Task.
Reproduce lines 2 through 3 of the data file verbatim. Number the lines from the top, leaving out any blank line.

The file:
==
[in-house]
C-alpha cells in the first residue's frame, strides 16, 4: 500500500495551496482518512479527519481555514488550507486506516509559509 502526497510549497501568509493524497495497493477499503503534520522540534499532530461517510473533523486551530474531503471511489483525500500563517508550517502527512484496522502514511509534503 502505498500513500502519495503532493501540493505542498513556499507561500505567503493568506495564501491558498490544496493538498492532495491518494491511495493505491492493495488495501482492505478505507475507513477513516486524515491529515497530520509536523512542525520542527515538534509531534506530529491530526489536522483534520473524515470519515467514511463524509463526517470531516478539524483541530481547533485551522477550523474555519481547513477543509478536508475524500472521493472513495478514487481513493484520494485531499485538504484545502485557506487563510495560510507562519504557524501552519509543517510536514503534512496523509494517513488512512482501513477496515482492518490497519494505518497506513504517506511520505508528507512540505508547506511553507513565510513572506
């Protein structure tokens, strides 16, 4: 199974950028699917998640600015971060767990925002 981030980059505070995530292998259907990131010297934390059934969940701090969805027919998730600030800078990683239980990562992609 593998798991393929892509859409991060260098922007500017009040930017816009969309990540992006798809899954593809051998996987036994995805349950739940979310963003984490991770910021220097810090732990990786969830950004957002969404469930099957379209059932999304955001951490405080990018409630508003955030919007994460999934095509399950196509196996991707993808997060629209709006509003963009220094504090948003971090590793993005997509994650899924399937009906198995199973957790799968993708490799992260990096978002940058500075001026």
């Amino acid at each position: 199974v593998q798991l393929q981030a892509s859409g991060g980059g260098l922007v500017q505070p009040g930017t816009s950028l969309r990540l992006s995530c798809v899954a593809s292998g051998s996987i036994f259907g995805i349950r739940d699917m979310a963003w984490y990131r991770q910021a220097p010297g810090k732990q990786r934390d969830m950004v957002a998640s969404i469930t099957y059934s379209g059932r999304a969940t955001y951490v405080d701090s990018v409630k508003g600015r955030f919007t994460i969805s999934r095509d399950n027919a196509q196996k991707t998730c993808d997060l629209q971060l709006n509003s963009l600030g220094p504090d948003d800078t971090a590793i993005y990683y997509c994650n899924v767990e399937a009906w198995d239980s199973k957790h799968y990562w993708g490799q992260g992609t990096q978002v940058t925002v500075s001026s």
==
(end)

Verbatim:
C-alpha cells in the first residue's frame, strides 16, 4: 500500500495551496482518512479527519481555514488550507486506516509559509 502526497510549497501568509493524497495497493477499503503534520522540534499532530461517510473533523486551530474531503471511489483525500500563517508550517502527512484496522502514511509534503 502505498500513500502519495503532493501540493505542498513556499507561500505567503493568506495564501491558498490544496493538498492532495491518494491511495493505491492493495488495501482492505478505507475507513477513516486524515491529515497530520509536523512542525520542527515538534509531534506530529491530526489536522483534520473524515470519515467514511463524509463526517470531516478539524483541530481547533485551522477550523474555519481547513477543509478536508475524500472521493472513495478514487481513493484520494485531499485538504484545502485557506487563510495560510507562519504557524501552519509543517510536514503534512496523509494517513488512512482501513477496515482492518490497519494505518497506513504517506511520505508528507512540505508547506511553507513565510513572506
């Protein structure tokens, strides 16, 4: 199974950028699917998640600015971060767990925002 981030980059505070995530292998259907990131010297934390059934969940701090969805027919998730600030800078990683239980990562992609 593998798991393929892509859409991060260098922007500017009040930017816009969309990540992006798809899954593809051998996987036994995805349950739940979310963003984490991770910021220097810090732990990786969830950004957002969404469930099957379209059932999304955001951490405080990018409630508003955030919007994460999934095509399950196509196996991707993808997060629209709006509003963009220094504090948003971090590793993005997509994650899924399937009906198995199973957790799968993708490799992260990096978002940058500075001026």